A German joint solution for the digitalised release process of import containers is being developed by the service providers DAKOSY AG, Hamburg, and dbh Logistics IT AG, Bremen, both of whom specialise in port community systems.
By the end of the year, the first shipping companies and forwarders will be connected to the platform, which will be henceforth marketed under the label “German Ports.”
DAKOSY and dbh have laid the foundation for standardising and digitalising the release process for import containers in the German seaports of Hamburg, Bremerhaven, Bremen and Wilhelmshaven. The application offers multiple options for the release process, providing users with choices in technology and processes.
DAKOSY and dbh are now making blockchain technology available to their users for the first time. Blockchain’s suitability and practicality for the release process has already been confirmed as part of the IHATEC research project ROboB.
Another incentive for the rapid implementation of this project is the high level of interest among carriers in digitalising the release process. Getting started with the new process is easy for carriers, forwarders, transport companies and terminals alike.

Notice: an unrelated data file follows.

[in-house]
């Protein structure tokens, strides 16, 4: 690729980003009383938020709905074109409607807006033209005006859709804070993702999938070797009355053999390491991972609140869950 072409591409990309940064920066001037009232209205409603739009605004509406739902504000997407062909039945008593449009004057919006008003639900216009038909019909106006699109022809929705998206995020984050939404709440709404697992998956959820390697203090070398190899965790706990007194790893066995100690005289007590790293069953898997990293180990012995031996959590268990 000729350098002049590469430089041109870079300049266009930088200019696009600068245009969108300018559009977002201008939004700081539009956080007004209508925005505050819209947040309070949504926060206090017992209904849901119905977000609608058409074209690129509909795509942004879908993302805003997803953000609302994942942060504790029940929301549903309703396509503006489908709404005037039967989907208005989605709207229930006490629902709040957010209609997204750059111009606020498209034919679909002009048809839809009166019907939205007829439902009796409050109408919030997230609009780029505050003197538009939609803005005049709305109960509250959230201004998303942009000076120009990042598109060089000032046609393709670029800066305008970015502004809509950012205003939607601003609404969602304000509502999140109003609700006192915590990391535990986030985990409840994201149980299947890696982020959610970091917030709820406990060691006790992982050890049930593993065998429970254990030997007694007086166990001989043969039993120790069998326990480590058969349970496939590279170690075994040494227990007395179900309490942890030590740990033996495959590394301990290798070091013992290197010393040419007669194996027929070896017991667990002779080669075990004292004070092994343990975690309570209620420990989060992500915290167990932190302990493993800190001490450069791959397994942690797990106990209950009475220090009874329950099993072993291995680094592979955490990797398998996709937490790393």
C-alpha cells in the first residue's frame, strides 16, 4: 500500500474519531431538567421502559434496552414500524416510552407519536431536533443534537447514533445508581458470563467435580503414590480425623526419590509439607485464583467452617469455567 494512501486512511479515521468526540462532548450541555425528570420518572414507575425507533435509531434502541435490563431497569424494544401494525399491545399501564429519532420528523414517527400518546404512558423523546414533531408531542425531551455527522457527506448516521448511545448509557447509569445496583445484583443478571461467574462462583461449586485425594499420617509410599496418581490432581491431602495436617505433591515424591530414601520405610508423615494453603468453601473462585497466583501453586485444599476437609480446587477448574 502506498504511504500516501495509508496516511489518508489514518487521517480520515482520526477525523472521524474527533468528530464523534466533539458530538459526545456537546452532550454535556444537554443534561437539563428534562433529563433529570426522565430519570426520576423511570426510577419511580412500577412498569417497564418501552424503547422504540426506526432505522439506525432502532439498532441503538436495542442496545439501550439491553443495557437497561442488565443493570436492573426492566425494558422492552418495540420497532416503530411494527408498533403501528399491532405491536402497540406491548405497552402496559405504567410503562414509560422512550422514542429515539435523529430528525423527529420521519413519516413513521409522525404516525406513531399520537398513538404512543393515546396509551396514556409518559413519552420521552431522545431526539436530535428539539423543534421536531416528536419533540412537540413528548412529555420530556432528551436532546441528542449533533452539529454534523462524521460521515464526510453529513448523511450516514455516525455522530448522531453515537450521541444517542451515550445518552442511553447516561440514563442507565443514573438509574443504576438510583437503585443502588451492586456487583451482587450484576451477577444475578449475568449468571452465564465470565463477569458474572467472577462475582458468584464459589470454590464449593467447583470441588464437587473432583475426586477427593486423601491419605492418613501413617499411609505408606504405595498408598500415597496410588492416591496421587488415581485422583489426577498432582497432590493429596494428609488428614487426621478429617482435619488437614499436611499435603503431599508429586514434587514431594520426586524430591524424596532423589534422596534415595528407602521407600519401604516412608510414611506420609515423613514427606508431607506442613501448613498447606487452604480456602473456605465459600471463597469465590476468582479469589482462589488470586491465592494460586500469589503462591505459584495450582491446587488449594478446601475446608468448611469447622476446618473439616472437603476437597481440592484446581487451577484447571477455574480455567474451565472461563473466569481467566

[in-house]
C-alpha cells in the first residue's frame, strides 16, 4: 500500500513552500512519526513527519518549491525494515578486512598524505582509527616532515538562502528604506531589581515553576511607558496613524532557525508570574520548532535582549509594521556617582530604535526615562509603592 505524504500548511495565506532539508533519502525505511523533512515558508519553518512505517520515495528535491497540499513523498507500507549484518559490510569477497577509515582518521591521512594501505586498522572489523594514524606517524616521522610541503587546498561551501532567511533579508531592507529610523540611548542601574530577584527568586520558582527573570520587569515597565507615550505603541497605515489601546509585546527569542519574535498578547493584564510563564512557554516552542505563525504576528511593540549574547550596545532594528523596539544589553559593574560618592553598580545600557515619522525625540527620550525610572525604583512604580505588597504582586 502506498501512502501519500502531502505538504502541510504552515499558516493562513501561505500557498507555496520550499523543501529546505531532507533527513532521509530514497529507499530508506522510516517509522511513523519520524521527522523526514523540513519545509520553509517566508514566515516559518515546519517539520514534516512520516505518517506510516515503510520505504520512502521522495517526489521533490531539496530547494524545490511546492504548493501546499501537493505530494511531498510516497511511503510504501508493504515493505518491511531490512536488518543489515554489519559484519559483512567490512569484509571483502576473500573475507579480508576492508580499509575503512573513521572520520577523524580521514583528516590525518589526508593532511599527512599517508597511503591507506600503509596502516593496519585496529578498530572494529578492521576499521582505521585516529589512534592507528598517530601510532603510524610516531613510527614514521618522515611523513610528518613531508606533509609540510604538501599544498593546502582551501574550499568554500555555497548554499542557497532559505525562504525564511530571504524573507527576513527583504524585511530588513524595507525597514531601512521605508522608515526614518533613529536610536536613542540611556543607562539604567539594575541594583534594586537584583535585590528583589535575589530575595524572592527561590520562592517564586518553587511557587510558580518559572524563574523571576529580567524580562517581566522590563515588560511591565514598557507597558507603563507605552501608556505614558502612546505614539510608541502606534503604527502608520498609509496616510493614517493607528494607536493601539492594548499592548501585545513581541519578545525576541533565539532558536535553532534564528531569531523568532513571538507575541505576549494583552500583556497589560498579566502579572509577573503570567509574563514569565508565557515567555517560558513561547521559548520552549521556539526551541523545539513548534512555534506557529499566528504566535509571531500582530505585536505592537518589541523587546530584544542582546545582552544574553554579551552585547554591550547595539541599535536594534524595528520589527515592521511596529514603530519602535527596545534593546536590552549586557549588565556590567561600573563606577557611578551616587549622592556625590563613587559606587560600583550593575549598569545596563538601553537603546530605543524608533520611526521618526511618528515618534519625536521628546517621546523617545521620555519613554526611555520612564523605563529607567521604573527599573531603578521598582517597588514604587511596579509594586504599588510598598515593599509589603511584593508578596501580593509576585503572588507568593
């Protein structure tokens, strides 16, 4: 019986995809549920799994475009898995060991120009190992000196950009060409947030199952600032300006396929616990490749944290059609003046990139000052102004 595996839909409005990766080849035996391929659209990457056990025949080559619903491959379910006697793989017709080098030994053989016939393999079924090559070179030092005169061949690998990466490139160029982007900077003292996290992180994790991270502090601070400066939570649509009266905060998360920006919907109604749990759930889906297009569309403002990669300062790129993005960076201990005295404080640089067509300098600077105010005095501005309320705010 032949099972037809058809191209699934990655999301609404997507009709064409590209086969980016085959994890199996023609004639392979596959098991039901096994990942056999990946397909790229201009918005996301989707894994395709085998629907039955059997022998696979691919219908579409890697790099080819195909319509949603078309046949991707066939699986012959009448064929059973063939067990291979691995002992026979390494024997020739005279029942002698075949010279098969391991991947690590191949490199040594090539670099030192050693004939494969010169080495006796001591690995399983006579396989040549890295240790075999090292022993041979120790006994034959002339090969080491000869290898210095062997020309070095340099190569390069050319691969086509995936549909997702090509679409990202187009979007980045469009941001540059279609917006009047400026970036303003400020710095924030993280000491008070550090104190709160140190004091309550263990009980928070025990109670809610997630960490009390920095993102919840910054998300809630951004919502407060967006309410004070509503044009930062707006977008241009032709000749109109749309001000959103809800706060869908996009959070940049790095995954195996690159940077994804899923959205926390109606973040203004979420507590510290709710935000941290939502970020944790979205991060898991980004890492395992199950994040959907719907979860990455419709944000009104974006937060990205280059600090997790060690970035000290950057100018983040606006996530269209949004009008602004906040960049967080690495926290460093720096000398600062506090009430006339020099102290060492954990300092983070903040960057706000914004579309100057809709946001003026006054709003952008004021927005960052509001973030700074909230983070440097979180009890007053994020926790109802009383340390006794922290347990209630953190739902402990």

Dirk Gladiator, authorised officer of DAKOSY, explains: “Our solution for the digitalised release process is based on existing platforms and processes that are already being extensively used by the stakeholders in German seaports.”
The application will be available in both the Hamburg and Bremen Port Community Systems. In Hamburg, this will be integrated into the Import Message Platform (IMP), and in the ports of Bremen and Wilhelmshaven, as a part of the Business Integration Platform (BIP).
“Parallel to the proven IMP and BIP platforms, we are building the framework for blockchain in order to make it available as a hybrid alternative in the next step. We are already preparing the test phase,” says Holger Hübner, head of port solutions at dbh, outlining the concept and assuring that “digitalised releases meet all requirements for security and verification of identities.”
Until now, release orders have generally not been communicated digitally, but exchanged between parties in the traditional ways via fax, e-mail or telephone.
“The manual process causes a lot of extra work for everyone, as the players have to engage in bilateral dialog for each individual container to organise authorisations and empty container returns,” concur Hübner and Gladiator.
With the use of the established IMP and BIP platforms and the optional addition of blockchain, the strict requirements for access authorisations and secure IT processes have now been met. Release is a sensitive process, as the release order entitles the holder to release the container, which often contains goods of considerable value.